Eating healthy while traveling is no easy feat.
Whether you’re flying or road-tripping, it seems like your only options are overpriced airport food or gas station snacks.
So, how do you eat healthy when you’re not at home?
We gather our best traveling tips and put together a list of easy, practical ways to eat healthy while traveling.
5 Strategies for Eating Healthy While Traveling
1. Skip the jerky and energy bars
It’s tempting to assemble a makeshift meal out of a chocolate chip granola bar, salted trail mix studded with yogurt-covered raisins, and pretzels from the newsstand, but resist the urge to load up on salt and sugar.
Jennifer Glockner, R.D. says the added sugar from processed foods can lead to blood sugar spikes and crashes, meaning you’ll be jittery one minute and lethargic the next.
Glockner also says too much salt increases your body’s water retention, which can exacerbate the swelling that happens in your feet when you sit for long periods of time.
A convenient and healthy option is a BEACHBAR: At 150 calories per bar, you get 10 grams of protein, 4 grams of fiber, and 5 to 6 grams of sugar. It’s the perfect on-the-go snack to keep you going until your next meal.
2. Keep snacks small
Snacks have the power to make or break your travel experience. The ideal snack should include a lean protein and a whole grain, fruit, or vegetable.
“Remember that a snack should not be a full meal, and should contain no more than about 200 calories,” says Glockner.
Steer clear of processed food such as chips, baked goods, and candy, and opt instead for items packed with fiber and protein to energize you and help keep you full.
Glockner recommends whole fruits, unsweetened dried fruit, plain Greek yogurt, string cheese, sliced veggies, air-popped popcorn with no added salt or butter, unsweetened whole-grain dry cereal with low-fat milk, or unsalted nuts.
“Nuts contain heart-healthy fats, protein, and fiber, but they are high in calories so watch the portion size,” says Glockner.
A standard serving size for nuts is one ounce, which is about 24 almonds, 35 peanuts, 14 walnut halves, and 18 cashews.
3. Stick with low-sugar, nonalcoholic beverages
Staying hydrated during travel is key.
Water is the best choice, but if you want something with more pizzazz, unsweetened decaf coffee and tea or 100-percent fruit juice with no added sugar are also good options.
And we all know that flying anxiety and long travel times can make you want to down a cocktail (or two or three), but it’s best to avoid alcohol — it can dehydrate you and disrupt your appetite signals, causing you to reach for food when you’re not hungry.
4. Scan menus for lean proteins and veggies
When eating on the road, be smart when you order. Avoid anything greasy, fried, or fatty, since these foods are harder to digest and could lead to GI discomfort, especially with prolonged sitting, says Glockner.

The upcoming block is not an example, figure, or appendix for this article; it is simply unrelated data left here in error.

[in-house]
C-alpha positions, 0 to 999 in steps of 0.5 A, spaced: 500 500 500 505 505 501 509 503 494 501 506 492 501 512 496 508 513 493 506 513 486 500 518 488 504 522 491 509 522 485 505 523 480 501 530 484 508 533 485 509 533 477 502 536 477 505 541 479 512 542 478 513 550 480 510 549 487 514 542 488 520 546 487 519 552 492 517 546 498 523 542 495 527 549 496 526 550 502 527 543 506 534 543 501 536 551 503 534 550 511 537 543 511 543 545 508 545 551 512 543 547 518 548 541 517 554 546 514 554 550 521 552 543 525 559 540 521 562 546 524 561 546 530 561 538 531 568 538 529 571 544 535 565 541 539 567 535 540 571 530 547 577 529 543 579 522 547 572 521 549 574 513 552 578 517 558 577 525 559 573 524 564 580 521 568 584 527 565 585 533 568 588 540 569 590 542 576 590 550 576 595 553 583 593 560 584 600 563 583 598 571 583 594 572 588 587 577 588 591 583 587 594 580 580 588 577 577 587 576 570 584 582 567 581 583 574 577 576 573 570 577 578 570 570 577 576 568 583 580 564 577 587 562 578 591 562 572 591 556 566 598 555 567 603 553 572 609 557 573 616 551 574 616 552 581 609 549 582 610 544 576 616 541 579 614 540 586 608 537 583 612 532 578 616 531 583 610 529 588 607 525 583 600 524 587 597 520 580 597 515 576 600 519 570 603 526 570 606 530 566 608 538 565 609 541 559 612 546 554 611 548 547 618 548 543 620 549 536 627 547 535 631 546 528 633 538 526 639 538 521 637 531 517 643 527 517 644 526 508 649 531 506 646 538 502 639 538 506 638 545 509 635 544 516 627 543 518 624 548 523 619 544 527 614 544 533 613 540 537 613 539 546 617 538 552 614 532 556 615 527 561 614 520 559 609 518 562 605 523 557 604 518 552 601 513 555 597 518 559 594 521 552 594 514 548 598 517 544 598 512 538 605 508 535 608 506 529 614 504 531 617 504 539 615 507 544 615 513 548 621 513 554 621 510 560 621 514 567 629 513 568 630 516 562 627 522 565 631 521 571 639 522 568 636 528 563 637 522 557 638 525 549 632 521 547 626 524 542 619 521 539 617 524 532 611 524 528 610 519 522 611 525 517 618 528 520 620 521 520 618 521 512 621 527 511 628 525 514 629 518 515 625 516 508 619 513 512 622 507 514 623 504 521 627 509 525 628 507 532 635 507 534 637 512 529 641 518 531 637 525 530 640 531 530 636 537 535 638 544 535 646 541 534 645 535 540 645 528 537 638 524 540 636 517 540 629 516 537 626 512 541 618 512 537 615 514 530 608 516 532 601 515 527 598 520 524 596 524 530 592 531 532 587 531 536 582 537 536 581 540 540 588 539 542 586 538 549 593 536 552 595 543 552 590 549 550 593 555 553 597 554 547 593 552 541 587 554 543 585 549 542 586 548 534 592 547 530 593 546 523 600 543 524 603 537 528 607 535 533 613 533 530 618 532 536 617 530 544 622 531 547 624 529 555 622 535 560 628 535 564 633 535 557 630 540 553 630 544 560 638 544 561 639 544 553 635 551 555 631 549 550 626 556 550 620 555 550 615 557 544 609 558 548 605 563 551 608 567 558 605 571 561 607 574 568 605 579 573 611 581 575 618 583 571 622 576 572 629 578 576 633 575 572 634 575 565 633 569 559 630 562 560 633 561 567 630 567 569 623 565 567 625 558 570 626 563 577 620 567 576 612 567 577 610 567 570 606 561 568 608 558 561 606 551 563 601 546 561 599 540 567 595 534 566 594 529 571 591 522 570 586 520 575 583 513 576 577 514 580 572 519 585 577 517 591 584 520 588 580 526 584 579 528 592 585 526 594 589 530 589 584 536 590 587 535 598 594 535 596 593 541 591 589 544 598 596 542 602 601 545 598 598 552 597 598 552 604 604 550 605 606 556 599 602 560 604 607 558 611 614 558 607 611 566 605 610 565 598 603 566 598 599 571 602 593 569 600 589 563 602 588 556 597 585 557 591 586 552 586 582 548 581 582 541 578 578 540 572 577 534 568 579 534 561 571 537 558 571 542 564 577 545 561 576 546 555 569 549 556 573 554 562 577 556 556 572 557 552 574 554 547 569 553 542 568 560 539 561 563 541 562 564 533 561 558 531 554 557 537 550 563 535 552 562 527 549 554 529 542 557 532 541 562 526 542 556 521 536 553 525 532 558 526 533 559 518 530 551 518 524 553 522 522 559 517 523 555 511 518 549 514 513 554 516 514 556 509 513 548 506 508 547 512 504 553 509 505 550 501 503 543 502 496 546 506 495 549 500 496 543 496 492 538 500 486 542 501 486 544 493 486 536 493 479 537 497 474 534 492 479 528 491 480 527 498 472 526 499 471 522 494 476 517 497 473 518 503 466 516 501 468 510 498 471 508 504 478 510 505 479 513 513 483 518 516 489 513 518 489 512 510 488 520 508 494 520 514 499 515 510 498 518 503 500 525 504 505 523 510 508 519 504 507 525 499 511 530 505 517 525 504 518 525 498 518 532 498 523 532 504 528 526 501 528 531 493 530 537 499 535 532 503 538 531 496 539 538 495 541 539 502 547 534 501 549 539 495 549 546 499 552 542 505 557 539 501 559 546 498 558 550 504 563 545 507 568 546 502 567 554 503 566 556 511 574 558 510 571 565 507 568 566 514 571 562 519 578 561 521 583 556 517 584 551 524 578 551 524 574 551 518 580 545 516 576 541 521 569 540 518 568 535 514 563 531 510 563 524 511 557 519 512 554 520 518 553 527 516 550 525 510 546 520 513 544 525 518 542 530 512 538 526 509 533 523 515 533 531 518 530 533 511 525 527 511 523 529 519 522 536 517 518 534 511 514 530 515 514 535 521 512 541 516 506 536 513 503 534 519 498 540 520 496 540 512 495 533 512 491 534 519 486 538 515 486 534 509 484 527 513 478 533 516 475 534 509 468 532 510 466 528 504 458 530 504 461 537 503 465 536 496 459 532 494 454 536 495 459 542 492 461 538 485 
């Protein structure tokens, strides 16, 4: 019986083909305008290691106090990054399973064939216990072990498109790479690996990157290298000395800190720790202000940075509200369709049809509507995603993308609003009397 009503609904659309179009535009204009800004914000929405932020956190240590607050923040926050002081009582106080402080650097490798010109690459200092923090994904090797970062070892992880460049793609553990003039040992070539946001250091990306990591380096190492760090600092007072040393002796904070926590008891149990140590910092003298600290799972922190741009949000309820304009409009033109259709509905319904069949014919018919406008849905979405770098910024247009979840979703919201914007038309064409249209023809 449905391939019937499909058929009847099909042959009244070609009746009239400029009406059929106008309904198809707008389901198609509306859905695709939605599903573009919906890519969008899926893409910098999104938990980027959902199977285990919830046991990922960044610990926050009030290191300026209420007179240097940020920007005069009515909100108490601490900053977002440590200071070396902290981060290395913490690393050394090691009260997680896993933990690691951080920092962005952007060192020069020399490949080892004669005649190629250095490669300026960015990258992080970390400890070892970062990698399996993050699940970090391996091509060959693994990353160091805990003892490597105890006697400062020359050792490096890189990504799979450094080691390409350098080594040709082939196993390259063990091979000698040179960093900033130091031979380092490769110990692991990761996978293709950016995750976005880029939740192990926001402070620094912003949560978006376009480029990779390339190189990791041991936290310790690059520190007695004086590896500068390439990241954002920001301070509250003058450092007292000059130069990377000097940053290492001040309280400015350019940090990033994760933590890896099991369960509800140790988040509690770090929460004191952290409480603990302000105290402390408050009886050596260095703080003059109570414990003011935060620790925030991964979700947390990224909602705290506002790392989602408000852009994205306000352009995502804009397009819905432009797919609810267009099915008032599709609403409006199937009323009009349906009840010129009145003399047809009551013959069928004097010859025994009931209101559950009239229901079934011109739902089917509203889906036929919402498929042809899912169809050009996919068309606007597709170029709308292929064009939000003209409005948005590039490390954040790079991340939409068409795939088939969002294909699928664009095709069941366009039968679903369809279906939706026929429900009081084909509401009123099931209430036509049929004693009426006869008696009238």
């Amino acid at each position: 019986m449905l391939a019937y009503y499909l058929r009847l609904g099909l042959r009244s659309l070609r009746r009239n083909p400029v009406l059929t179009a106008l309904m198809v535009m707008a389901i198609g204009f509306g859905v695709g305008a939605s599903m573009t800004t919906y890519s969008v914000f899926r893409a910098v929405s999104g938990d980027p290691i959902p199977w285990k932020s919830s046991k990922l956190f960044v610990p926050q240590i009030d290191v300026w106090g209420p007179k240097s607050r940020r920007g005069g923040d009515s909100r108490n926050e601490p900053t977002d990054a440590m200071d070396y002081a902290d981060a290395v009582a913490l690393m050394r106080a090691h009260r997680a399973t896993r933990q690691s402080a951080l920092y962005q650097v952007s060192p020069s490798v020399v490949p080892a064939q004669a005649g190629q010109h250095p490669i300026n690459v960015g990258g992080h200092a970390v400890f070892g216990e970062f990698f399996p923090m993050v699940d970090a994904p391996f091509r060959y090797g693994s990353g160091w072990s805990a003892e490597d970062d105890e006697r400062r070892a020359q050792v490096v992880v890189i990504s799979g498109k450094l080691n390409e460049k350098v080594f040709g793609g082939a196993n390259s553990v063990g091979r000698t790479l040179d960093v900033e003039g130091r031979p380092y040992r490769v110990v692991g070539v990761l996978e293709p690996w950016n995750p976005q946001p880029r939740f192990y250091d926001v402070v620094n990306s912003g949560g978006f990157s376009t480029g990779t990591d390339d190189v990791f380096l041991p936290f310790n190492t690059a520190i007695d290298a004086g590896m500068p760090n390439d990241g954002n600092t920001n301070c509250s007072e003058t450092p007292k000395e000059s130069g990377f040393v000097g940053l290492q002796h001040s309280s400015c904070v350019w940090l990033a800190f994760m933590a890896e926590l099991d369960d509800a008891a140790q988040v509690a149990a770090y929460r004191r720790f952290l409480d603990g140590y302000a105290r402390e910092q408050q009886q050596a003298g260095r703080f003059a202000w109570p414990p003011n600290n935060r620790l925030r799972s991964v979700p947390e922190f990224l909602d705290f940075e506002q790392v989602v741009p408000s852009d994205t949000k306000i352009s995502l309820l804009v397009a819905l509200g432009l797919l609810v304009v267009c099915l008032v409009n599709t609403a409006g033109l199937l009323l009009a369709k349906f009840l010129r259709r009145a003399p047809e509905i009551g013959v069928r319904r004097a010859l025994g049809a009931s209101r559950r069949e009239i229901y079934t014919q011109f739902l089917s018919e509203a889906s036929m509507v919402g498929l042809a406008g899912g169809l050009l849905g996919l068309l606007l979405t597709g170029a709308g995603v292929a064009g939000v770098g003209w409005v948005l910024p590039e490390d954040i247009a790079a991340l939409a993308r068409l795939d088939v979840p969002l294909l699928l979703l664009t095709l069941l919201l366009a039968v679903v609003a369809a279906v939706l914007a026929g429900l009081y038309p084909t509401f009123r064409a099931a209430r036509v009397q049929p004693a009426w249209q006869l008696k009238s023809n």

Instead, look for proteins like grilled chicken and fish, salads with vinaigrettes instead of creamy dressings, or whole-grain pasta with red sauce.
Other good options are turkey sandwiches loaded with veggies and scrambled or hard-boiled eggs with whole-grain toast.
If you have a long flight, consider ordering a second meal for the plane. You can take it to go and break it out when the flight attendants start serving tiny portions of mystery meat and bland lasagna.
5. Skip the plane snacks
Ever notice that your food doesn’t quite hit the spot when you fly? Some research has shown that flying could affect the taste of certain foods and drinks.
Psychological factors, such as adjusting to a new environment and dealing with the loud white noise of the plane, could be determinants in suppressing taste.
According to research published in the journal Flavour, umami — or incredibly savory — is one of the only basic tastes that’s relatively unaffected by the loud background noise.
This could explain why you’re more inclined to snack on salty, zesty foods to satisfy a craving while in flight.
Be wary of eating everything offered to you on a plane, especially if you’re not actually hungry.
When the flight attendants pass out a second bag of snack mix, ask yourself whether you need fuel or just want a little kick for your taste buds.
If it’s the latter, drink a cup of tea, chew gum, or suck on a mint instead.
Healthy Snack Ideas
But if you’re the type of person who has their bags packed a week before you depart, then you can put together a bunch of healthy snacks you can take with you in almost no time:
6 Simple, No-Cook Snacks: Your snack pack doesn’t have to be elaborate or require any extra-special ingredients.
These snacks can satisfy any particular cravings that might hit while you’re in the security line, like the Give Me Protein Snack Box with eggs, deli turkey, cheese, celery, and peanut butter or the Chips and Dip Snack Box with tortilla chips, guacamole, pico de gallo, bell pepper, and pineapple.
Snack Boxes for Busy People: These snack boxes are perfect for people on the go — whether you’re in a plane, on a train, or in an automobile. Try the vegan West Coast Snack Box — kale chips, almonds, grapes, a clementine, and roasted chickpeas.
Or go with the Mediterranean Snack Box with hummus, cherry tomatoes, olives, grapes, and mini pitas.
Who needs the Golden Arches when you have all this tasty, delicious flavor in a box??
The Bottom Line
Eating while traveling doesn’t have to be a grim, greasy affair.
With a couple of containers and a quick trip to the grocery store, you can put together flavorful, satisfying, and healthy snacks that will keep you satisfied.